|One of my favorite lines about trading comes from technical analyst and trader Gary Smith, currently writing for TheStreet.com/RealMoney.com. He was talking about how to find stocks that were shortable some years ago and his line: "Look for a stock that looks like a broken leg might sound or feel as it is breaking" has stuck with me ever since. It is so wonderfully unequivocal; if it looks like it might be close -- maybe just a sprain or a strain -- leave it alone. But if the stock, currency or commodity looks like all-pro quarterback Joe Theisman did back when all-pro defensive lineman Lawrence Taylor appeared to nearly sever Theisman's leg from his body during a live football contest in 1985, then as far as Gary Smith is concerned: short away.|
|I think of Gary Smith and broken legs (and football season!) as I look at a chart of Red Hat. For a several months during the top of the stock market bubble in 1999 and 2000, Red Hat was the dove bringing forth the olive branch of a new era of "free," open source computing that would end the dominance of Microsoft and other predatory proprietary software makers. Like a lot of things that happened at that time, Red Hat didn't exactly live up to its promise. But it was a survivor in an area of the tech/software industry in which most of the participants have long since disappeared (Linuxcare, anyone? How about VA Linux Systems which, for maybe half of a day, was the greatest IPO of all time?)|
|Sometimes, the second break is the best one for traders dealing with a broken stock.|
|Graphic provided by: Prophet Financial Systems, Inc..|
|Anyway, if those hard times were not hard enough, it appears that Red Hat has once again found itself in challenging circumstances. This time, it appears to be a combination of a number of fundamental factors, such as a decline in the profitability of software companies and that bugaboo from earlier in the secular bear market, "accounting irregularities."|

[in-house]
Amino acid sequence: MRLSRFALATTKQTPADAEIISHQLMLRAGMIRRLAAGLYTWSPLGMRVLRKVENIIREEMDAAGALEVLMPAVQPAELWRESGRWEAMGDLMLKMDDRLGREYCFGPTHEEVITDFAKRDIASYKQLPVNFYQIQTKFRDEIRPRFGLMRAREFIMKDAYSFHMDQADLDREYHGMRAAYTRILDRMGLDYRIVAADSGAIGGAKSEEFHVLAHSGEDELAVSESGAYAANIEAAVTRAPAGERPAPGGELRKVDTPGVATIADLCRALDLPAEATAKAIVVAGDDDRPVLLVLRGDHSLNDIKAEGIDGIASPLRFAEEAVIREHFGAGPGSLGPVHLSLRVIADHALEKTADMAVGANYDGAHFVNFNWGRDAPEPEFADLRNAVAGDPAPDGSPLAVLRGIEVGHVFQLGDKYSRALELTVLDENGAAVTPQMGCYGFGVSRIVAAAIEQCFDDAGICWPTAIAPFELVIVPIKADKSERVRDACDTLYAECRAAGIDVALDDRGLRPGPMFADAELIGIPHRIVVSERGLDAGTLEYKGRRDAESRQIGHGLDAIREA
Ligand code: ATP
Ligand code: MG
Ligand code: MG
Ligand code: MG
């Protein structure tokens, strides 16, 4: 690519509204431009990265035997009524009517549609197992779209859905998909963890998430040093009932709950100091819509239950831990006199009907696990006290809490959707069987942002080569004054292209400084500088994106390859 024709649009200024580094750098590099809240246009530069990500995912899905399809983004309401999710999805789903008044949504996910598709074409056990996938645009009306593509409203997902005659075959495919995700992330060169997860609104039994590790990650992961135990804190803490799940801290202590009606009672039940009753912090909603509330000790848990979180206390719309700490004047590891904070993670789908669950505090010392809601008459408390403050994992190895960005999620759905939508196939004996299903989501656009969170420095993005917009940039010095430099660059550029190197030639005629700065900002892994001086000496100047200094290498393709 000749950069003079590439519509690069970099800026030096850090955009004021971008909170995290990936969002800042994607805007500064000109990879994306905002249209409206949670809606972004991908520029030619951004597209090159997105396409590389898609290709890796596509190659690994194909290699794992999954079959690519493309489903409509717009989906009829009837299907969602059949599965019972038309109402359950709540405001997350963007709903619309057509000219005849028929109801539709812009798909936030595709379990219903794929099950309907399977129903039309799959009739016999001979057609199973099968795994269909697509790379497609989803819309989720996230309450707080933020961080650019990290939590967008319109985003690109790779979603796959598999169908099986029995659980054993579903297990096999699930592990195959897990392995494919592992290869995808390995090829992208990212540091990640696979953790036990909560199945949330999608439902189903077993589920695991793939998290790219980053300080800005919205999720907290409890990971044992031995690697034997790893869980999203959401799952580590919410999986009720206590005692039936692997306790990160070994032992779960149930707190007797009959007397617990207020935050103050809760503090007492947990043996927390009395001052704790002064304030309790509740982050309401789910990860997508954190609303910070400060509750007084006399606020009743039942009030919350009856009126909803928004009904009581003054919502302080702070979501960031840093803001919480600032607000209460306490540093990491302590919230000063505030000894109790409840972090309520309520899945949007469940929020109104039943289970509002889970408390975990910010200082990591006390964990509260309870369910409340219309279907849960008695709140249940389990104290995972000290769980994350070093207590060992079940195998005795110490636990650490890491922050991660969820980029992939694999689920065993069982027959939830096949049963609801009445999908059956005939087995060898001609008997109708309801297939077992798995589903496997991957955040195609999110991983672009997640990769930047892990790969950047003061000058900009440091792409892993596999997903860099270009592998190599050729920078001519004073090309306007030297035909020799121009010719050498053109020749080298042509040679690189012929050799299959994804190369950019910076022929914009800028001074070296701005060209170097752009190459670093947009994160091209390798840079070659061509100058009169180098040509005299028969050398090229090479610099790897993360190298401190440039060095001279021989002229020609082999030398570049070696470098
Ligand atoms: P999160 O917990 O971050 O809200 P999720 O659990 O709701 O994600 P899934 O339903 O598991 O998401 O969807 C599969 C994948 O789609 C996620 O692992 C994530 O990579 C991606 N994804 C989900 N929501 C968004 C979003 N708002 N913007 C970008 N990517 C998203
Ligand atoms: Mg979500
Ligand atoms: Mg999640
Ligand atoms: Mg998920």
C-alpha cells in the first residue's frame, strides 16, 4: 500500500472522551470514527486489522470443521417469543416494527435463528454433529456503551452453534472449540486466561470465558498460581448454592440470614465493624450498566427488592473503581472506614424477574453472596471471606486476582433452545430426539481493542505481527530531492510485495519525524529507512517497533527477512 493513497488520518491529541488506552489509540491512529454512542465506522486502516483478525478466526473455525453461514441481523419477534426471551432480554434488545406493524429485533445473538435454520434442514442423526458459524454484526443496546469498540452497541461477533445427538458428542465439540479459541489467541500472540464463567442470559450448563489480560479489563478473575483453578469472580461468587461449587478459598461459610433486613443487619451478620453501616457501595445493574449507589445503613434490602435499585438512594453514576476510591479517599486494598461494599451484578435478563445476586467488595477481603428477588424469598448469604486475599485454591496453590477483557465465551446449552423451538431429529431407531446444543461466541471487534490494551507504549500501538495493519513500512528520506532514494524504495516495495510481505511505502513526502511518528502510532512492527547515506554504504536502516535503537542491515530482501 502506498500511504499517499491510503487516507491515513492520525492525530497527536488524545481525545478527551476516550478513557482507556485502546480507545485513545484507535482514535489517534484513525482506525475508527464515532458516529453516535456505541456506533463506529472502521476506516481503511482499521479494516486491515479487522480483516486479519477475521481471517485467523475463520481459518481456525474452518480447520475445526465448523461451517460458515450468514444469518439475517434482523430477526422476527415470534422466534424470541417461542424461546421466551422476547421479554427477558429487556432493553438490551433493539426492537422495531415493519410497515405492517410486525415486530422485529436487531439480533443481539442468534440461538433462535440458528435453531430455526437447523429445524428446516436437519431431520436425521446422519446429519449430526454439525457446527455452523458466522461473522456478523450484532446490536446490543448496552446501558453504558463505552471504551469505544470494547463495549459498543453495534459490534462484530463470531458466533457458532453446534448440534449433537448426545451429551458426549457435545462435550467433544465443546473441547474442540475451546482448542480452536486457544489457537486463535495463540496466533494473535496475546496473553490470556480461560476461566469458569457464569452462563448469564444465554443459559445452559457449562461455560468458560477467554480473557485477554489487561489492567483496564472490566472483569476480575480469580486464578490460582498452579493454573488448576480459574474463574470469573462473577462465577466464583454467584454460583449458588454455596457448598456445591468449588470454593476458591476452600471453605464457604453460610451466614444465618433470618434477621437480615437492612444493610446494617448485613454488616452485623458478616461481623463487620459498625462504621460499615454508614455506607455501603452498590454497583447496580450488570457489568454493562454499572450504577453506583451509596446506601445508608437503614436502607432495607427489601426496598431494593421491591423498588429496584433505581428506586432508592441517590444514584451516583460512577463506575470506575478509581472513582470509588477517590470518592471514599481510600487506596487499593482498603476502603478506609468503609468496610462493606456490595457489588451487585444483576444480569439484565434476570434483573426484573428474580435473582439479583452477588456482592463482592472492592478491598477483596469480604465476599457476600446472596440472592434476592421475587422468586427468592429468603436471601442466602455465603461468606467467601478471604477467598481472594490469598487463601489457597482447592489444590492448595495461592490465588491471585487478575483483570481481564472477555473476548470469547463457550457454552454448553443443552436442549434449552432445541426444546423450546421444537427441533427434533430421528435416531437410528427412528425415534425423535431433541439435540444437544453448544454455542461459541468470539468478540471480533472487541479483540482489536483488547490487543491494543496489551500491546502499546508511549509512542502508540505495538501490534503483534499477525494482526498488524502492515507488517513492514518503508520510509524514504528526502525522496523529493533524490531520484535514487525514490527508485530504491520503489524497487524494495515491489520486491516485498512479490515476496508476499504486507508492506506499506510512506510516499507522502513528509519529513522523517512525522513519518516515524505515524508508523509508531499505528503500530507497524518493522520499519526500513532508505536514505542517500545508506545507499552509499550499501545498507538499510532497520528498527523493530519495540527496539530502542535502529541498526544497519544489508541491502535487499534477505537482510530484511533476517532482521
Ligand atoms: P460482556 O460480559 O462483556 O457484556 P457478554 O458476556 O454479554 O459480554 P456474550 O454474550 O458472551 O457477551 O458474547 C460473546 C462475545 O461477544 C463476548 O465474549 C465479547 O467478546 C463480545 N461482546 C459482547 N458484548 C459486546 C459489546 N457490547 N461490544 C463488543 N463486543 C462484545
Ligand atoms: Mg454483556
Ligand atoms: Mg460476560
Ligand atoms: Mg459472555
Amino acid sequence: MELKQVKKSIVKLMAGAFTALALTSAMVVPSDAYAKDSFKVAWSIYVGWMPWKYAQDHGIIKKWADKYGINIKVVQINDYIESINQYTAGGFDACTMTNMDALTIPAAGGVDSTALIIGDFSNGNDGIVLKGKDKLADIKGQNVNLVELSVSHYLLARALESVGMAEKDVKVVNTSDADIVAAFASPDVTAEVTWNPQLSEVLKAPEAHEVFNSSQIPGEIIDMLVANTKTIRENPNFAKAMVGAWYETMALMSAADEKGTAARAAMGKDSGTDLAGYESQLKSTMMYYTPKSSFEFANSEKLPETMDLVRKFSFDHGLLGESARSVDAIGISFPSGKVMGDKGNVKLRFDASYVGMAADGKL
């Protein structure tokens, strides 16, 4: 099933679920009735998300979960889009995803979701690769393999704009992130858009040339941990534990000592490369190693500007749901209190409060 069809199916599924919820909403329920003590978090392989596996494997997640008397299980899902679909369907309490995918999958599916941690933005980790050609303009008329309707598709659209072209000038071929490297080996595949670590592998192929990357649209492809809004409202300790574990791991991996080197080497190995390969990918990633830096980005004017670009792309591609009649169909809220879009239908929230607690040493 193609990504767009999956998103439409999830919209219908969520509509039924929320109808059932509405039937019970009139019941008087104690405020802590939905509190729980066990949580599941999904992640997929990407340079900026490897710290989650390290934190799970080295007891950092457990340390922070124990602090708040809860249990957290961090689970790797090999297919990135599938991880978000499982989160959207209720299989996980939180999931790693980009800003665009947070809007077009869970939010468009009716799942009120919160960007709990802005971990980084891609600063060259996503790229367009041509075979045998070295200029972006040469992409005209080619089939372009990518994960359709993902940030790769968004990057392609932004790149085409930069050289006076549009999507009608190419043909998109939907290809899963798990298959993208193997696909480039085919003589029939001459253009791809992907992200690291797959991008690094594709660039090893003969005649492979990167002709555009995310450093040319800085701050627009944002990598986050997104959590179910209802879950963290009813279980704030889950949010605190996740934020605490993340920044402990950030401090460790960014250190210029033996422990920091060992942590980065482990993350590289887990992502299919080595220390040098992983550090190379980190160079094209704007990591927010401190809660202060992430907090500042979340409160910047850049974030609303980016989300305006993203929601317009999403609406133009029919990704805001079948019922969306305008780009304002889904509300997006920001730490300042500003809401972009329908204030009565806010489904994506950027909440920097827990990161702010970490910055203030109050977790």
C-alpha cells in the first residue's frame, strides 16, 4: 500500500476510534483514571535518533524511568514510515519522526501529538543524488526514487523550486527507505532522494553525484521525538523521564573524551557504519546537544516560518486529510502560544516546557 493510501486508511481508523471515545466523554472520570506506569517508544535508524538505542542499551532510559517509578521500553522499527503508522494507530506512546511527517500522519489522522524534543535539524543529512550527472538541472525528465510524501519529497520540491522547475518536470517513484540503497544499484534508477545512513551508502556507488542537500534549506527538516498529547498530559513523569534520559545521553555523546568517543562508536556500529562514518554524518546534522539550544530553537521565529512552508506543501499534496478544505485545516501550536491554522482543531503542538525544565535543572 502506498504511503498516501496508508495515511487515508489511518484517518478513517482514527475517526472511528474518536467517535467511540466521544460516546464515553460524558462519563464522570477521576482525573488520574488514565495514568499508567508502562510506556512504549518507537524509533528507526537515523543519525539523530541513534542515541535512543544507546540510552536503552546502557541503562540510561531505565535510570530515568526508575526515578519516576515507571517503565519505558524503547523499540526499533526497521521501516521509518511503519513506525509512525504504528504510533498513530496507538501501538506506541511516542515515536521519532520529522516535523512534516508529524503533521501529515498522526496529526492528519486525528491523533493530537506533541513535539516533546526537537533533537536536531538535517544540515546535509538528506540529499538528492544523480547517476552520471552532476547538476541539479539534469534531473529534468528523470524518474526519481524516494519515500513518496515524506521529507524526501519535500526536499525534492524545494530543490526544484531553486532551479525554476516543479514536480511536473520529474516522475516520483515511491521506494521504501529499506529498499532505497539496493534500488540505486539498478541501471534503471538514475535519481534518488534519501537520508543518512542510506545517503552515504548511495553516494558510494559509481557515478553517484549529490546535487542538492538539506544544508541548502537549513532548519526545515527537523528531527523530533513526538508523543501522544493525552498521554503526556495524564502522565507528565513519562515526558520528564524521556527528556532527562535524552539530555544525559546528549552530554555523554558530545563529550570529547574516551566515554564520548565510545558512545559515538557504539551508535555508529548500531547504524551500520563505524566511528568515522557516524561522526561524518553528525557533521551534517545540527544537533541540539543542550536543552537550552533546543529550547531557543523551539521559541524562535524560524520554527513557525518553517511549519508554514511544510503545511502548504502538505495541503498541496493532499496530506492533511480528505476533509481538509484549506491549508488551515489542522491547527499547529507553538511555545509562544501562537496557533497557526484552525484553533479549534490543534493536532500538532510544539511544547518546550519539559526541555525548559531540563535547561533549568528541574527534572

But to the technician who cares little for such fundamental fluff, Red Hat looks like one thing: a broken leg.
When would you have most liked to have short Red Hat, or piled into a bunch of puts? The obvious answer is at the beginning of June, when Red Hat -- in retrospect -- topped out. But a less obvious answer is actually not at the beginning of June, but at the end of the month, when the stock gave a clear technical signal that it was heading lower. Sure, the signal didn't indicate that the break in Red Hat would be Joe Theisman-like. But an investor following that signal would have been warned to lighten his or her load of Red Hat. And a trader following that signal would have had more than a few pennies to rub together for his or her trouble.
|I've been banging the gong on MACDH troughs all year. And the chart of Red Hat is reason to keep on swinging. Note the severely deep MACDH trough in mid-to-late June as Red Hat gapped down repeatedly and then began to rally. Such troughs are clear warnings that lower prices are likely ahead -- typically after a significant countertrend bounce. If it makes more sense to wait for stocks to break before attempting to short them, instead of trying to short them while they are still rising, then this technique of playing the post-MACDH trough bounce may have some merit.|
The only question is when and under what conditions can the bounce be sold. Here I rely two factors: first, I count on intermediate term moving averages like the 20- and 50-day to provide resistance to the bounce. Second, I look for a shift in the MACDH.
|Take a good look at Red Hat in late June and early July. Notice how prices rallied up to the area where the 20- and 50-day EMAs are quite close. This move also filled the gap down that had occurred at mid-month -- thus clearing the way for a resumption of the downtrend. However, I would wait until the MACDH, which barely ticked up into positive territory in early July, starts heading back down. According to my chart, that pivot bar was July 6th. And if and when Red Hat fell below the lows of July 6th by a reasonable margin (the July 6th range divided by two, for example), a short position would then become a good risk/reward speculation.|
In this case, we would have been filled at about 20.82 on July 8th. Giving three to five days for such a swing-type trade (even less if the entry day is a wide-ranging day!), would allow for a profitable turn of events for the trader riding Red Hat down.
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